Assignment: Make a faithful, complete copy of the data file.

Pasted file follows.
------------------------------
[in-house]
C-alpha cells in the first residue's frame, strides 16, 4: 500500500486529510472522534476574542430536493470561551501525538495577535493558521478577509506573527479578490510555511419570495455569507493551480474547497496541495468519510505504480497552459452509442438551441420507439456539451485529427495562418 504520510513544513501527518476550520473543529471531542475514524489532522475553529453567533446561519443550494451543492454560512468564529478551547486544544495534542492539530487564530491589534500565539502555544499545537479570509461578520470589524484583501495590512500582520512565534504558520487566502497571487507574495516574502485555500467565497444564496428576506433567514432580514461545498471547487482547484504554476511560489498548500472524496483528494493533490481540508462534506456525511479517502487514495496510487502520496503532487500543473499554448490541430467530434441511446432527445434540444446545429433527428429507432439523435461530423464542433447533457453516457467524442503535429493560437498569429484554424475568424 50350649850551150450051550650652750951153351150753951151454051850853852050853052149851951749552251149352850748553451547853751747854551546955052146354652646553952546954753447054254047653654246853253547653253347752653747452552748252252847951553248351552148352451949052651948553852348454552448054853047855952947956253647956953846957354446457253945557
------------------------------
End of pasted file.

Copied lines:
[in-house]
C-alpha cells in the first residue's frame, strides 16, 4: 500500500486529510472522534476574542430536493470561551501525538495577535493558521478577509506573527479578490510555511419570495455569507493551480474547497496541495468519510505504480497552459452509442438551441420507439456539451485529427495562418 504520510513544513501527518476550520473543529471531542475514524489532522475553529453567533446561519443550494451543492454560512468564529478551547486544544495534542492539530487564530491589534500565539502555544499545537479570509461578520470589524484583501495590512500582520512565534504558520487566502497571487507574495516574502485555500467565497444564496428576506433567514432580514461545498471547487482547484504554476511560489498548500472524496483528494493533490481540508462534506456525511479517502487514495496510487502520496503532487500543473499554448490541430467530434441511446432527445434540444446545429433527428429507432439523435461530423464542433447533457453516457467524442503535429493560437498569429484554424475568424 50350649850551150450051550650652750951153351150753951151454051850853852050853052149851951749552251149352850748553451547853751747854551546955052146354652646553952546954753447054254047653654246853253547653253347752653747452552748252252847951553248351552148352451949052651948553852348454552448054853047855952947956253647956953846957354446457253945557